For A's, only first names change as dreaded Hatcher curse returns zTC

World Series notebook

October 18, 1990|By Ken Rosenthal | Ken Rosenthal,Evening Sun Staff

CINCINNATI -- If they're smart, the Oakland A's will start drafting every prospect named Hatcher. That way, maybe they can prevent another player with that surname from ruining their next World Series.

Two years ago, Mickey Hatcher went 7-for-19 in Los Angeles' shocking upset of the A's, hitting two-run homers in the first innings of Games 1 and 5 and finishing with five runs and five RBIs.

That, however, is nothing compared to the damage being inflicted in this World Series by Cincinnati's Billy, the only other Hatcher listed in the Baseball Encyclopedia.

Hatcher set a Series record with seven straight hits as the Reds won the first two games at Riverfront Stadium. He sparked last night's 5-4 victory in 10 innings by going 4-for-4 with two doubles and a triple.

The previous mark of six straight hits was shared by Leon "Goose" Goslin, who did it for the Washington Senators in 1924, and Thurman Munson, who did it for the New York Yankees against the Reds in 1976.

"Where's Hatch at?" Cincinnati's Eric Davis shouted, searching for his centerfielder in a joyous clubhouse. "I want to buy some of that stuff he's selling."

Can you blame him? Hatcher's two-game totals include 13 total bases, five runs, five extra-base hits and two walks. Great Rotisserie League numbers -- except this is the postseason.

Naturally, the first question to Hatcher in the post-game interview room was, "Is it that easy?" He replied, "It's not easy at all. Right now, things are just happening for me."

The amazing thing is, Hatcher was nearly the goat last night. He got picked off first after leading off the fifth with a bunt single. And he failed to score from third on a fly to right by Davis with none out in the eighth.

Jose Canseco's throw sailed up the third-base line, and CBS showed Reds manager Lou Piniella cursing in the home dugout. Needless to say, Hatcher was relieved when Glenn Braggs scored him on a fielder's choice.

"Canseco has a good arm, but I made a mistake," Hatcher said. "He had to turn and throw. I gave him too much credit. Thank God we scored the run anyway."

Of course they did.

His name is Hatcher, isn't it?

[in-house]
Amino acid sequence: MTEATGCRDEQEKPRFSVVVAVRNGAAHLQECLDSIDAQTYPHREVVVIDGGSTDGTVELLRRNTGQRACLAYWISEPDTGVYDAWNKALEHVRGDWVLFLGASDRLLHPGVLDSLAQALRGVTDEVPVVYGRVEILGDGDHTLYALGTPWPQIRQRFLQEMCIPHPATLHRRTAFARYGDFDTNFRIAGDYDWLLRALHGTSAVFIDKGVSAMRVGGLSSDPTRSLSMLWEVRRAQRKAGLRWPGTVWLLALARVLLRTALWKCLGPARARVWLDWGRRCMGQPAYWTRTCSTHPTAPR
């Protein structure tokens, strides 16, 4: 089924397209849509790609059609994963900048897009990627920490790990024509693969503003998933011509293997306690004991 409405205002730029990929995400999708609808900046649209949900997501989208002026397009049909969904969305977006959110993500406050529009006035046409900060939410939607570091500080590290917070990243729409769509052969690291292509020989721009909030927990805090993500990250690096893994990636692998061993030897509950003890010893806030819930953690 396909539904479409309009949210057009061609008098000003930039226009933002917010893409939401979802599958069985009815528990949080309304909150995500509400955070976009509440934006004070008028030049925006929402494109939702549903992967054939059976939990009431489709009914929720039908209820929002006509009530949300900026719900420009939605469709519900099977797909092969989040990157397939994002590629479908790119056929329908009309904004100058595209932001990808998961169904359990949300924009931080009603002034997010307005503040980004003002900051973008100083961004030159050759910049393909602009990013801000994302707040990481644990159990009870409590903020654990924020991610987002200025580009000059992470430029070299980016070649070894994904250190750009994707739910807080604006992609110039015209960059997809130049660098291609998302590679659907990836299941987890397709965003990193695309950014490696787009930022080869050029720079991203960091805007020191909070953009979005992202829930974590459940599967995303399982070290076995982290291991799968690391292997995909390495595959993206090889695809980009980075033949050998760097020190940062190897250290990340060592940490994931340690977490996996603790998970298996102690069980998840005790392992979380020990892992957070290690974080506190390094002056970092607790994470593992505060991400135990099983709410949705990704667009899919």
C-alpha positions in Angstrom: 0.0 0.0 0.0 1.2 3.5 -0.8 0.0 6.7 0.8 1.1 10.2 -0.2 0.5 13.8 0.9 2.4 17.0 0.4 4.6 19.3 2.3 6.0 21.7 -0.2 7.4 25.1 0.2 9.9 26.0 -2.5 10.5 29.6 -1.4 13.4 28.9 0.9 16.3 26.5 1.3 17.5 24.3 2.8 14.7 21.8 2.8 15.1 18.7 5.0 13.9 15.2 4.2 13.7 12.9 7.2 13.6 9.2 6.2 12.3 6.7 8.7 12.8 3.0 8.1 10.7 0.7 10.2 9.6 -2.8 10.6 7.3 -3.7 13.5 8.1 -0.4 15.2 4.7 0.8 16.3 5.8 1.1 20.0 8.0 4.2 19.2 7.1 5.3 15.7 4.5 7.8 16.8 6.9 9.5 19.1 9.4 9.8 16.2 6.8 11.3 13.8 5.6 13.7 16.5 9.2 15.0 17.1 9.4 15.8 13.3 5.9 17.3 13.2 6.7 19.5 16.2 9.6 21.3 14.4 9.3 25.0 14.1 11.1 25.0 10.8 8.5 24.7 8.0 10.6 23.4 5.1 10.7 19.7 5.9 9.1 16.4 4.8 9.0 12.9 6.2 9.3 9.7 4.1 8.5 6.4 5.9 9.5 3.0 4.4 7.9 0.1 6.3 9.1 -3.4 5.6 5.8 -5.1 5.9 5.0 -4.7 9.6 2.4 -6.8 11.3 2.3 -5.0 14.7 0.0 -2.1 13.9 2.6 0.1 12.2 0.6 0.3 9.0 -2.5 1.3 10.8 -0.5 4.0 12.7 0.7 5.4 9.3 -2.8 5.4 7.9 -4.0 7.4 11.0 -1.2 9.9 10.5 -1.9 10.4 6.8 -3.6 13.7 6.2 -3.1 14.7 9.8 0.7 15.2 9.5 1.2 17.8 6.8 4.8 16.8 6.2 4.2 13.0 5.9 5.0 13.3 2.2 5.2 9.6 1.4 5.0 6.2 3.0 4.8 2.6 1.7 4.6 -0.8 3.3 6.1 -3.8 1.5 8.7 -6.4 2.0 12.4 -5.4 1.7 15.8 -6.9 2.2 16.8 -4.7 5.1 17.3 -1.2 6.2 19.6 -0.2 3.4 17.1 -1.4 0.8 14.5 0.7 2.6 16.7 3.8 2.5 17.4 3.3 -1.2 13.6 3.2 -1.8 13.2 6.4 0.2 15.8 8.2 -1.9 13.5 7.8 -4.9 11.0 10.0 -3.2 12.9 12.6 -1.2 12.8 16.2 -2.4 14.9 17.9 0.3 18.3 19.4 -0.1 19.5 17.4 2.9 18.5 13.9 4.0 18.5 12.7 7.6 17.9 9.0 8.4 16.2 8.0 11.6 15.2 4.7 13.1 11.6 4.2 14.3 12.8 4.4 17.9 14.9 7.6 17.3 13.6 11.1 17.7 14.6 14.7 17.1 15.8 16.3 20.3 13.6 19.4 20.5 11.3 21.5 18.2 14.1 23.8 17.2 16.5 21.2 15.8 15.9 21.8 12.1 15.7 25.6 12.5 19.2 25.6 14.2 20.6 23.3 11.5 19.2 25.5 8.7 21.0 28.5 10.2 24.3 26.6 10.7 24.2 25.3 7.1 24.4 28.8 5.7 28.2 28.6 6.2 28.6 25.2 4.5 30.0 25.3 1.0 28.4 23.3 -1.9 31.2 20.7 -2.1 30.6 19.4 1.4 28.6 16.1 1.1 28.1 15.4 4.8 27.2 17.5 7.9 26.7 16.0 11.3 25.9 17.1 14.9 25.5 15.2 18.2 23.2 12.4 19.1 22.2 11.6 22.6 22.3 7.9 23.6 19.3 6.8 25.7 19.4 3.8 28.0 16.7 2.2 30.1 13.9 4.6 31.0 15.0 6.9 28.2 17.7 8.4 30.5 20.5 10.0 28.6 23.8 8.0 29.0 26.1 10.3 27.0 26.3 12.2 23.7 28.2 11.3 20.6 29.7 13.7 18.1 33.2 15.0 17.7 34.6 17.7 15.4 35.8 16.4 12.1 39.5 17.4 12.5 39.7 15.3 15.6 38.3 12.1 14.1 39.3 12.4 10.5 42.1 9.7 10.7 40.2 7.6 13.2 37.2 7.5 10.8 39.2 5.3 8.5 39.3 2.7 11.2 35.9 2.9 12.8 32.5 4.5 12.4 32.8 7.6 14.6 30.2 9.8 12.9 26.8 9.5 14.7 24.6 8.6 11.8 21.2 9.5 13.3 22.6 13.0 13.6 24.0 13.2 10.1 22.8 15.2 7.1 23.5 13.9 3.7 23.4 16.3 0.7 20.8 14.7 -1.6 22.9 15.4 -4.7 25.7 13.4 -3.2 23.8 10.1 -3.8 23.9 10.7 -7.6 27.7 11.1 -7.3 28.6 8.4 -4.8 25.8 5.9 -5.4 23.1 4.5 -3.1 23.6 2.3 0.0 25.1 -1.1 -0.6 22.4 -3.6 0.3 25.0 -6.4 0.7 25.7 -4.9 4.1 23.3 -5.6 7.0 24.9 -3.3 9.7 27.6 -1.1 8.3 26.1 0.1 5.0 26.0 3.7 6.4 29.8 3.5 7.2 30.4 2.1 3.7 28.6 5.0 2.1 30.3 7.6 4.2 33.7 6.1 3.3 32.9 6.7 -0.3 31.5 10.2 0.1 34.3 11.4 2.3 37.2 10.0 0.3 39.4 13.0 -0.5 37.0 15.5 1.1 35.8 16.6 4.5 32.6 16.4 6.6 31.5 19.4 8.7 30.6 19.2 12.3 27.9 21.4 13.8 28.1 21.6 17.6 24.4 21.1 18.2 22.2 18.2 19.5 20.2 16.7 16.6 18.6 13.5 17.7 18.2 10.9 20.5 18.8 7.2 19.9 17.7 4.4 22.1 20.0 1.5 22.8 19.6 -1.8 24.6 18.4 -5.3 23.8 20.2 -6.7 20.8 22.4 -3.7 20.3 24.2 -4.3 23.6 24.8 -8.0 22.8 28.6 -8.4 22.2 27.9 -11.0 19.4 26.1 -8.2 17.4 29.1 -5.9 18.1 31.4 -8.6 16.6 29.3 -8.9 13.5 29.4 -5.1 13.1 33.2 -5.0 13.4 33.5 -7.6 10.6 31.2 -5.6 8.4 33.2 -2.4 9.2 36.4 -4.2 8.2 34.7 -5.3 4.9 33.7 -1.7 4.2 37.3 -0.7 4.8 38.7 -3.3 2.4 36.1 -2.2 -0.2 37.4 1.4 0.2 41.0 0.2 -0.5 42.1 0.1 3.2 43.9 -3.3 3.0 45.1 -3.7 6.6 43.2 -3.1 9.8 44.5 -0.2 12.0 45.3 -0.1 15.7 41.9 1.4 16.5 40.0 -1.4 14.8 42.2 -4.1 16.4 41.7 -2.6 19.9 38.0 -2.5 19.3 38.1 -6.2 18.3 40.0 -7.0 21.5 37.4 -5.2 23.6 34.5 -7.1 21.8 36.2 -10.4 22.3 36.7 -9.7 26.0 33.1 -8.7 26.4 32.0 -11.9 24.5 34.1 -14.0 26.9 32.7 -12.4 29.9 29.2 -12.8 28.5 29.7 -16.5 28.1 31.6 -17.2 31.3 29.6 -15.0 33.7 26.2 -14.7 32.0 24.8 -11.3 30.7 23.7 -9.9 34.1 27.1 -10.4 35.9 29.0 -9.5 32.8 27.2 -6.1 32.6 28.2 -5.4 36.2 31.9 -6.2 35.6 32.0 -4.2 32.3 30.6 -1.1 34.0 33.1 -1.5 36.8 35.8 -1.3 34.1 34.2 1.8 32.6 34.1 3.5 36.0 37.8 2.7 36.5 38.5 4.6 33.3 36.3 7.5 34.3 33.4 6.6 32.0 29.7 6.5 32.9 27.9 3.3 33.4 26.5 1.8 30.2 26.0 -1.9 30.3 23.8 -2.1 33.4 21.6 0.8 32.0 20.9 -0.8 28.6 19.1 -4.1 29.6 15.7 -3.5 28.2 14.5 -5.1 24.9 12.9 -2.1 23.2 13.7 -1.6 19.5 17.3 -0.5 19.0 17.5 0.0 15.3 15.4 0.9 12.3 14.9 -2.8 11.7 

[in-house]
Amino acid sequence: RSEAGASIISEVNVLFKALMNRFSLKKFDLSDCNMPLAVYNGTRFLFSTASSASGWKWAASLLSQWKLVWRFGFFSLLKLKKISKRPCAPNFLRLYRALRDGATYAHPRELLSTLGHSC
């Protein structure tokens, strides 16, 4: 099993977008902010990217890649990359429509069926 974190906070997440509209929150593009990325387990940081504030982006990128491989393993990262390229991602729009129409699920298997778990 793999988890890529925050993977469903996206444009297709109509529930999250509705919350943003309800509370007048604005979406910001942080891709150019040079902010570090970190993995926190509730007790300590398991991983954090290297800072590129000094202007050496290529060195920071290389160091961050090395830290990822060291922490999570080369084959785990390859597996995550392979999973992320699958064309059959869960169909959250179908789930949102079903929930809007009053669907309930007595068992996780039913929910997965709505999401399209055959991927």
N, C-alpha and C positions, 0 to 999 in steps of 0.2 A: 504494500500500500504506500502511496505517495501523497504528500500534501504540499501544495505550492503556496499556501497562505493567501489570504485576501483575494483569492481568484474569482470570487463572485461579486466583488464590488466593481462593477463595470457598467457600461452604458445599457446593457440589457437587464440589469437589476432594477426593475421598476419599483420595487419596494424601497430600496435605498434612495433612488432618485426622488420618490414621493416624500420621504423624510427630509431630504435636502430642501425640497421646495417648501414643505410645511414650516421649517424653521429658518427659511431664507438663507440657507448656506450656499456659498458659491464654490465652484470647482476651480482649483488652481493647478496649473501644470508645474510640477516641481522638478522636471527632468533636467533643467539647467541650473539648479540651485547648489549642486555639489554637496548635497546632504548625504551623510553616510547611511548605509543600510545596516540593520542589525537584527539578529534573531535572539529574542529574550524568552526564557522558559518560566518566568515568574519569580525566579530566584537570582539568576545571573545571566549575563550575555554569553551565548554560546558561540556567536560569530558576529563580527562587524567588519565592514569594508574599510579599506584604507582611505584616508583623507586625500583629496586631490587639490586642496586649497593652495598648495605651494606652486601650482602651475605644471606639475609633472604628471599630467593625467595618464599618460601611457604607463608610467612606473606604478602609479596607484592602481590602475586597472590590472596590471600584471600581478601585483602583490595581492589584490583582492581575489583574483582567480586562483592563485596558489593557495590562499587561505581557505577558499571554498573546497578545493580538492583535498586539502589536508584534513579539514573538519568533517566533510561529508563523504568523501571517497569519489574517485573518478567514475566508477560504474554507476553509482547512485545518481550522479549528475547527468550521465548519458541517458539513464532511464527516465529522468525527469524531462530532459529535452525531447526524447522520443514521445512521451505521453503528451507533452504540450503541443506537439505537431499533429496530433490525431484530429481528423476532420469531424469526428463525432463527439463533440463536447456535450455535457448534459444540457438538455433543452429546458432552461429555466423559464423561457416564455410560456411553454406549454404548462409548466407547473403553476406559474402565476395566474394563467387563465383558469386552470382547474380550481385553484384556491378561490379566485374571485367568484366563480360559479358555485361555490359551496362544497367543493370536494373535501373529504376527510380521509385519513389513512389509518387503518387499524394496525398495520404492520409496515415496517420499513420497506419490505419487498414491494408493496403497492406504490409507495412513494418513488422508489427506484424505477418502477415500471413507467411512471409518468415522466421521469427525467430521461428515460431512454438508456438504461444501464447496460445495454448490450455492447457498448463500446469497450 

* UNSUNG HERO AWARD: It goes to Cincinnati righthander Jack Armstrong, who pitched three scoreless innings after entering the game at the start of the fifth.

Armstrong (12-9, 3.42), who started for the NL in the All-Star Game, has been used sparingly the last two months because of a tender forearm. His last victory was Aug. 14, and he did not pitch in the playoffs.

Some observers believe he should have started over lefthander Danny Jackson last night. Armstrong is a hard thrower like Game 1 winner Jose Rijo, and virtually all of the A's power is on the right side.

"He had a shot to pitch well against Oakland," Piniella said. "He's got a fastball that rides and a sharp slider. I figured he would play a role for us, not as a starter, but out of the bullpen."

* LOOKING AHEAD: Oakland's Mike Moore will face Cincinnati's Tom Browning in Game 3 tomorrow, and then comes the rematch of Rijo and Dave Stewart in Game 4.

Rijo developed a blood blister on the middle finger of his right hand in the third inning Tuesday night. The blister could prove bothersome when he throws his slider, but he does not seem too worried.

Asked if he could pitch, Rijo said, "Hell, yeah. No problem. Piece of cake. When I'm out there throwing I try to forget about pain. I just think about what I have to do."

* RICKEY, RICKEY: The defensive play of the night was Rickey Henderson's leaping snow-cone catch on pinch hitter Todd Benzinger's drive to left in the ninth. Henderson got so excited, he showed the ball to the wall and pumped his fist.

But Rickey, what if the umpires checked your glove to make sure it wasn't oversized? "It wouldn't have made any difference," Henderson replied. "They challenged it the first day I got in the league."

Henderson also cut off a single by Chris Sabo in the sixth and threw him out at second. After going 3-for-5 in Game 1, he finished 1-for-4 with a walk, extending his postseason hitting streak to 14 games.

* AROUND THE HORN: A's manager Tony La Russa indicated he will use Harold Baines as his DH against Browning in Game 3. That could mean Willie McGee will sit until Game 5. His replacement in center, Dave Henderson, went 2-for-4 with a walk.

Banner headline in yesterday's Cincinnati Post: "Davis Stuns Goliath" . . . Game 1 was the first Series game played outside of California since Oct. 25, 1987, at Minnesota. Elapsed time: 1,088 days.

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